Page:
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Emerald Oil has become the second Colorado based upstream to file for bankruptcy in less than a week.

The company and its subsidiaries filed voluntary Chapter 11 petitions on Wednesday in the United States Bankruptcy Court for the District of Delaware.

The company said that low oil prices have “significantly impacted” its operations and that continued energy price volatility coupled with its “substantial debt obligations” prompted the filing.

The filing will start “a process intended to preserve value and accommodate an eventual going-concern sale of Emerald’s business operations,” Emerald said.

The company said it has explored and presented multiple solutions to its lenders over the past nine months but it was unable to reach a deal.

Emerald intends to continue its normal business operations through the bankruptcy process.

The company has obtained $20 million in post-petition debtor in possession financing that is expected to provide enough liquidity to maintain operations in the ordinary course of business during the Chapter 11 process.

The financing must still be approved by the Bankruptcy Court.

Prior to the Chapter 11 filing, Emerald executed a non-binding term sheet with Latium Enterprises that proposes that Latium purchase “substantially all” of Emerald’s assets.

The term sheet also calls for Latium to serve as a “stalking horse” in the sales process, subject to lender and court approval.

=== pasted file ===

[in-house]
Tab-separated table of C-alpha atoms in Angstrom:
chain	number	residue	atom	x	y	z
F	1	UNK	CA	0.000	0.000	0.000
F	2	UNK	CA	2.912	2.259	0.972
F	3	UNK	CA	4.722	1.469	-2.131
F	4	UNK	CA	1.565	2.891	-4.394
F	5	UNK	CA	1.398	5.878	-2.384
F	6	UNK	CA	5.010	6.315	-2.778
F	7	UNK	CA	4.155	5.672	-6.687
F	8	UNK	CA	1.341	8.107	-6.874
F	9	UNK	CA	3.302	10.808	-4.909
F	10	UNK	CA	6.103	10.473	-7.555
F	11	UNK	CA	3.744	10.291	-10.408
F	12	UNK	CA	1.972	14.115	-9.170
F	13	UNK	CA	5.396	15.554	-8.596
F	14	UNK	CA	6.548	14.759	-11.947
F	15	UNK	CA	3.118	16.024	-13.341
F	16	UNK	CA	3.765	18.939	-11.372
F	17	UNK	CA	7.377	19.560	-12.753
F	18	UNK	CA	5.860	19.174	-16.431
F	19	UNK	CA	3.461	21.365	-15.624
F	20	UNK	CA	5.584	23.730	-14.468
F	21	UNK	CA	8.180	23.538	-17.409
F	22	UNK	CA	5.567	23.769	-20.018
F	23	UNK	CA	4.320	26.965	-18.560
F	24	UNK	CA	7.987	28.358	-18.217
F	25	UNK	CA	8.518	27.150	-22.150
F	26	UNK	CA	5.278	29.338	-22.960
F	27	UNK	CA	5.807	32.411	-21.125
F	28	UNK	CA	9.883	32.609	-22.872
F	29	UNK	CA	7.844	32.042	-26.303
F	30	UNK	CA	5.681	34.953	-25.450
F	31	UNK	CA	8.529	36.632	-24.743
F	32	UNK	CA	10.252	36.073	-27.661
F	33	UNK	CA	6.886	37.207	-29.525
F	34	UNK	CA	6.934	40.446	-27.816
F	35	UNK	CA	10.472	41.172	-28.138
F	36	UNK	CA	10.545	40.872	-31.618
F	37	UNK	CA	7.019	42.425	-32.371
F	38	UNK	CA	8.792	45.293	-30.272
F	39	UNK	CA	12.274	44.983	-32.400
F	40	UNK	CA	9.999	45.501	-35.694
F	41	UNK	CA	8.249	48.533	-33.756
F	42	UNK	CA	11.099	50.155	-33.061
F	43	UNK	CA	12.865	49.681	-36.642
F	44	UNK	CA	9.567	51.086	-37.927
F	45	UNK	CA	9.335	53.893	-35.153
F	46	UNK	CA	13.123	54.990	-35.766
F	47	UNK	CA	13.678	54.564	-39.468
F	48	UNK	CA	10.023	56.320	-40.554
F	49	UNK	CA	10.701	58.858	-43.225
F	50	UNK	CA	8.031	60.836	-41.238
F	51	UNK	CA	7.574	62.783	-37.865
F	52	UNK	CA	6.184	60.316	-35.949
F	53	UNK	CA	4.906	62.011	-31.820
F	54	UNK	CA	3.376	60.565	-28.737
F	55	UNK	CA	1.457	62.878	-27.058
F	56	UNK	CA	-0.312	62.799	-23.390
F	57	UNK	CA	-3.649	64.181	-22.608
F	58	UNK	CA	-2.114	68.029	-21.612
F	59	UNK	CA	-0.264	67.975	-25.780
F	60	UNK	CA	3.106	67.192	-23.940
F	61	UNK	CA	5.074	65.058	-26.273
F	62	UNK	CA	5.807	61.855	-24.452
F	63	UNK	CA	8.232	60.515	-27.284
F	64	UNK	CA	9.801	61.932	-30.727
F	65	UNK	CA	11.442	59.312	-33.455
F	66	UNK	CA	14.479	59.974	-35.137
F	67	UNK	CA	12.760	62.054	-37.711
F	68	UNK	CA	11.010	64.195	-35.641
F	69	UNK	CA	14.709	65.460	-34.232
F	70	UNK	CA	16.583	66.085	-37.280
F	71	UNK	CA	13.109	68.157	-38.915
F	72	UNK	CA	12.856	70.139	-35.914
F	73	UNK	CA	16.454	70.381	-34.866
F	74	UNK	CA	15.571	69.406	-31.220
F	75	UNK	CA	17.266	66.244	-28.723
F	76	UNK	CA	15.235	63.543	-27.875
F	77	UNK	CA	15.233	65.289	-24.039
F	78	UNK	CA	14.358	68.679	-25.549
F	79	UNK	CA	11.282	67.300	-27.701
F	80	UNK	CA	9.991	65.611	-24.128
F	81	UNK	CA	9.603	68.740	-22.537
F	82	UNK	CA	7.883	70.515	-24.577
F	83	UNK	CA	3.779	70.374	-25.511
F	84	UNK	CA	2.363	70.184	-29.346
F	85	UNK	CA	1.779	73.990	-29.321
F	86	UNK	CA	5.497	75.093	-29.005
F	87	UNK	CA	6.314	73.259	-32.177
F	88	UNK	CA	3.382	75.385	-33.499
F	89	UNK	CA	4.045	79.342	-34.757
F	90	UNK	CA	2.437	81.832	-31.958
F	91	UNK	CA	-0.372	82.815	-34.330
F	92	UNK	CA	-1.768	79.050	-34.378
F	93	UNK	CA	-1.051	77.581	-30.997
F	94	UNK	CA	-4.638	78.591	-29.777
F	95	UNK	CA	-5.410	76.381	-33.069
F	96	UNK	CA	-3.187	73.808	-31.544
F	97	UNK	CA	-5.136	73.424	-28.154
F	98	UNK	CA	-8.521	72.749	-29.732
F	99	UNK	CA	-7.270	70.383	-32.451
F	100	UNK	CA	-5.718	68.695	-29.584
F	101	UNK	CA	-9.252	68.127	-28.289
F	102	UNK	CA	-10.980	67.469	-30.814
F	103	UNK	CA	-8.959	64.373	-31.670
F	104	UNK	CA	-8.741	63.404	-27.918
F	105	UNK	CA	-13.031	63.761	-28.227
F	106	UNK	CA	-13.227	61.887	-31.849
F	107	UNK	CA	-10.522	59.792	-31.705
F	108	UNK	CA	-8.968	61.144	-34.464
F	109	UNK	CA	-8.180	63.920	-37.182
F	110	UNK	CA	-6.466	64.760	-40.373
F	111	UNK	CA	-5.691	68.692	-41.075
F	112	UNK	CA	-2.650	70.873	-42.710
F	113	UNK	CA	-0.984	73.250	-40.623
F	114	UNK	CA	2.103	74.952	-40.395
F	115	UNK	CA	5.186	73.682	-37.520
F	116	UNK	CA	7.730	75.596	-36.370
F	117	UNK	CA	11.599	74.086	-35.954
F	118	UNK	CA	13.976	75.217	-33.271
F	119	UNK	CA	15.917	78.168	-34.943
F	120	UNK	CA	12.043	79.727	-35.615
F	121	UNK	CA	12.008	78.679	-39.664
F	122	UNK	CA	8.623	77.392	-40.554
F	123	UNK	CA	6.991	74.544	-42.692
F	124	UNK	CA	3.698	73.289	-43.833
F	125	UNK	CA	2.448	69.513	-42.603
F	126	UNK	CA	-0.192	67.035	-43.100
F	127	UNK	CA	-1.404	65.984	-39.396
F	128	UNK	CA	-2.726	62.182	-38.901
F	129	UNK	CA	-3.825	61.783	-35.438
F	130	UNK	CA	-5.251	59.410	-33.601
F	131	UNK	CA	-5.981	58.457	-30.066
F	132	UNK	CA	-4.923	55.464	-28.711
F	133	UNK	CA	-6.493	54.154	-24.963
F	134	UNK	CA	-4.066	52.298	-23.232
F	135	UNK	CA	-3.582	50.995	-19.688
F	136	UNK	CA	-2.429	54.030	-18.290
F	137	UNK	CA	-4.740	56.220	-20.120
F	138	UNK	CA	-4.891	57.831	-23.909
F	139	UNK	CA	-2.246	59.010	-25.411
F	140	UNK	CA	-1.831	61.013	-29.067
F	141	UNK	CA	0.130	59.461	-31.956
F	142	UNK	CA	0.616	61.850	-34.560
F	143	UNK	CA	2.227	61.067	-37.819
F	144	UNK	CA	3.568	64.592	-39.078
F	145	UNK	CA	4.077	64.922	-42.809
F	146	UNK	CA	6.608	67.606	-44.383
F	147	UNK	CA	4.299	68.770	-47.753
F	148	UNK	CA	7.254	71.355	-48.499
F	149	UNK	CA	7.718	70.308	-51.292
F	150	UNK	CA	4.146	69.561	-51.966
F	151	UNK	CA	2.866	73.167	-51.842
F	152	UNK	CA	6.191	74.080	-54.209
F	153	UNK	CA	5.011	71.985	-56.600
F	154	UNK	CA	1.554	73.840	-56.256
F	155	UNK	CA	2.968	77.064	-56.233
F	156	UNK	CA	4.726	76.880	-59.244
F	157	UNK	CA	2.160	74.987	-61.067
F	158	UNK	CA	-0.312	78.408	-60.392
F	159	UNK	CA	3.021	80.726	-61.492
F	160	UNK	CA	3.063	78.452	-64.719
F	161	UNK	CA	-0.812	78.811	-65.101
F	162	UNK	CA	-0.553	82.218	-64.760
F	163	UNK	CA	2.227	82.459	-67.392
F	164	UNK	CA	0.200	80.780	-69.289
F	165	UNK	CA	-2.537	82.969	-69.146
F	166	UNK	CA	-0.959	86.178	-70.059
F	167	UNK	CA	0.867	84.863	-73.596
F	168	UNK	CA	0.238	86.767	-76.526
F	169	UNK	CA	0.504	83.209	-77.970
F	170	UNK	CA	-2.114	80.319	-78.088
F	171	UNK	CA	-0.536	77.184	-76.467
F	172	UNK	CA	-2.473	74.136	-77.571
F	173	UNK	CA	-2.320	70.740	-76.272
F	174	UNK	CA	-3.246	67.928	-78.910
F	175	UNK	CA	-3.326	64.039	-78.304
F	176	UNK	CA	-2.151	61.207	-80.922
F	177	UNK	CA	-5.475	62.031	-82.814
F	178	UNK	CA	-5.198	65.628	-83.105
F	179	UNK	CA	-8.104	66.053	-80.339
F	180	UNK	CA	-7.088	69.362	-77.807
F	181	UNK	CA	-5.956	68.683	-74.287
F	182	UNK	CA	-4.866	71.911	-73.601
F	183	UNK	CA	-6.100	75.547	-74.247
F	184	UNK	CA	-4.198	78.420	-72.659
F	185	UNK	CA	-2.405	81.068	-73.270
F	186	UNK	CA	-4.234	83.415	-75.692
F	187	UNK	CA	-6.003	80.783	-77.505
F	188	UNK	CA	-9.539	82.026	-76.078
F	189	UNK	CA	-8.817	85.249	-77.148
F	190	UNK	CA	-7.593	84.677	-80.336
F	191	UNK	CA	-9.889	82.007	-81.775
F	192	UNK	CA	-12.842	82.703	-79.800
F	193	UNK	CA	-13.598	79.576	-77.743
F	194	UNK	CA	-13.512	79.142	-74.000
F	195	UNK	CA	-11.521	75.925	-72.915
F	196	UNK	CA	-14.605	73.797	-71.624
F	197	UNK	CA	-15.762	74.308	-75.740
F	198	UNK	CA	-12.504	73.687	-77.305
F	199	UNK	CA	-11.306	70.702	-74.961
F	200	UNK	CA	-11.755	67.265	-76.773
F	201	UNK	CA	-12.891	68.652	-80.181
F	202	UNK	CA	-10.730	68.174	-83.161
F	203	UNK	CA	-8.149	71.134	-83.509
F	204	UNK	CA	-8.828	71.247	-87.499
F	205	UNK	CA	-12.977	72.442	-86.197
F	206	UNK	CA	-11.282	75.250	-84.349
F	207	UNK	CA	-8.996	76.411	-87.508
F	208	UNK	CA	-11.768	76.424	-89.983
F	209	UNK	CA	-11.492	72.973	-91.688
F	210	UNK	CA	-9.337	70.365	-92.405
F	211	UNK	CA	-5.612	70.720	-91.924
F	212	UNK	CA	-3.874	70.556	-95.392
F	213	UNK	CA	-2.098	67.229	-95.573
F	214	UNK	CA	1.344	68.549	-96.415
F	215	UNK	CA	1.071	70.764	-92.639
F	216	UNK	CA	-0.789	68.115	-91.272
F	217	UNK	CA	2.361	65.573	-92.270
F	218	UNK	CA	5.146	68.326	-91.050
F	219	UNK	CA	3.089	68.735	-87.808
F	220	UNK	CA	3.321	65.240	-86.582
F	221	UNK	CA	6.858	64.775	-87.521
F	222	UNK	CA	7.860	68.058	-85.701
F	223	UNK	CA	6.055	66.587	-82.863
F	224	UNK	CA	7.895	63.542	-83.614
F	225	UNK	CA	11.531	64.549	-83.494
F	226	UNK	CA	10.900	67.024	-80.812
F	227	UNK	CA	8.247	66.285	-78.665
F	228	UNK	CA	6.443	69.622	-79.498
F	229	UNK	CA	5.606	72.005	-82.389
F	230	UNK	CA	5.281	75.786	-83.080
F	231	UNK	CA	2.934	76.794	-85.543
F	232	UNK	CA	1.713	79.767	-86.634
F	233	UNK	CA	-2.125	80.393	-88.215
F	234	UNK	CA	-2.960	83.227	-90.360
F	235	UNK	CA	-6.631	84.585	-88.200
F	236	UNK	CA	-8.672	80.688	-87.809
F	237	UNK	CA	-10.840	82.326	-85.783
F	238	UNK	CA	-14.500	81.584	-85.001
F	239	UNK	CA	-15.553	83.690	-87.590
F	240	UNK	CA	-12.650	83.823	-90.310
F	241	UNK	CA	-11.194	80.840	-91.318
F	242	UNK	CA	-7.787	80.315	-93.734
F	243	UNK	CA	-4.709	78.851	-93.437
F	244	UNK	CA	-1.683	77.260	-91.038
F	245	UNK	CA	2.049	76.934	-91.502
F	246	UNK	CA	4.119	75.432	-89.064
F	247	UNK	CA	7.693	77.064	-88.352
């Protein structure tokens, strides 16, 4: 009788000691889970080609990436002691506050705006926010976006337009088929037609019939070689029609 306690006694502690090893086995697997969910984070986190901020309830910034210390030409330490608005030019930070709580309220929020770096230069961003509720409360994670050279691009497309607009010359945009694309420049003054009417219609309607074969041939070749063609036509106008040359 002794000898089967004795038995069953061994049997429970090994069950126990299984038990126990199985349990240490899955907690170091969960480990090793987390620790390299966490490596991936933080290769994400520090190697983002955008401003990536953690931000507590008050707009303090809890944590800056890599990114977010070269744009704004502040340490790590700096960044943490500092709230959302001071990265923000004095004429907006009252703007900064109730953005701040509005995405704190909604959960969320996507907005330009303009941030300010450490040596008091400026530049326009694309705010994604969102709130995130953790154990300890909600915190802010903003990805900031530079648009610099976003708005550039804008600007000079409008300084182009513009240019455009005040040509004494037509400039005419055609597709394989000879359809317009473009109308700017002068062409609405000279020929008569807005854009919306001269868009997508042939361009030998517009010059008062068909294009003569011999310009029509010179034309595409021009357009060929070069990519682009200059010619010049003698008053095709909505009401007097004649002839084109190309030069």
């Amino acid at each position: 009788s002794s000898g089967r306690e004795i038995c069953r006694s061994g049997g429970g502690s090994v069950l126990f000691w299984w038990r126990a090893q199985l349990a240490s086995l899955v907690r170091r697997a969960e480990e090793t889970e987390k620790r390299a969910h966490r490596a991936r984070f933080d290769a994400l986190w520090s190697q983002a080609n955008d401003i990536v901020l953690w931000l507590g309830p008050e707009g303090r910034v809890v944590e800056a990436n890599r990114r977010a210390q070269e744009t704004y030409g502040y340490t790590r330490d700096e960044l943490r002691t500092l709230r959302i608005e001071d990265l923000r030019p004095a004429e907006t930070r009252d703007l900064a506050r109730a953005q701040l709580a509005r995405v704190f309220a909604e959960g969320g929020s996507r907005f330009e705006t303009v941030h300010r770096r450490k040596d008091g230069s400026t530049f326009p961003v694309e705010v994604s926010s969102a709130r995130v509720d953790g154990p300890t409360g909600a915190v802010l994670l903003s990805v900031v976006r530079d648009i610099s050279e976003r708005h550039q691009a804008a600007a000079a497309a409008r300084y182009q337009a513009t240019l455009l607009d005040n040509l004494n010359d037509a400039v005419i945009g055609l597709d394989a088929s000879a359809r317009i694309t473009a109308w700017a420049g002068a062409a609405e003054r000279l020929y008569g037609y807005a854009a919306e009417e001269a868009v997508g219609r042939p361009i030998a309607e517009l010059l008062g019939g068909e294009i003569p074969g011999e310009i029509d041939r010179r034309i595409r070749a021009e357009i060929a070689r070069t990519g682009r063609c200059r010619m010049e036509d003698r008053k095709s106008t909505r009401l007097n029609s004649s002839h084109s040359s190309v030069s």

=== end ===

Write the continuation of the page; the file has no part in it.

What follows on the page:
“Emerald intends for such a sale, if consummated, to ensure a smooth and swift transition of the business and operations to Latium, which would be supported by a stronger balance sheet due to a significantly lower debt burden,” the company said.

Emerald expects that the Latium deal will also allow it to continue operating in North Dakota.

The company has asked the court to approve requests to protect employees and trade creditors as well as vendors and suppliers so that operations can continue uninterrupted during the sales process.

Emerald added that it continues to evaluate and discuss alternatives with its stakeholders.

“This process is the only path going forward and should enable the business to execute a turnaround in the current low oil price environment. Importantly, Emerald’s plan and the Latium transaction would allow the business to continue to operate and would provide a sound path for potential recovery for company stakeholders,” Emerald CEO and president McAndrew Rudisill said.

Emerald is an independent exploration and production operator focused on acquiring acreage and developing wells in the Williston Basin of North Dakota and Montana, targeting the Bakken and Three Forks shale oil formations and Pronghorn sand oil formation.

Last Friday, private upstream Venoco said that the financial fall out from a 2015 pipeline spill in California forced it to file for Chapter 11.

Venoco expects to maintain all operations during the restructuring process.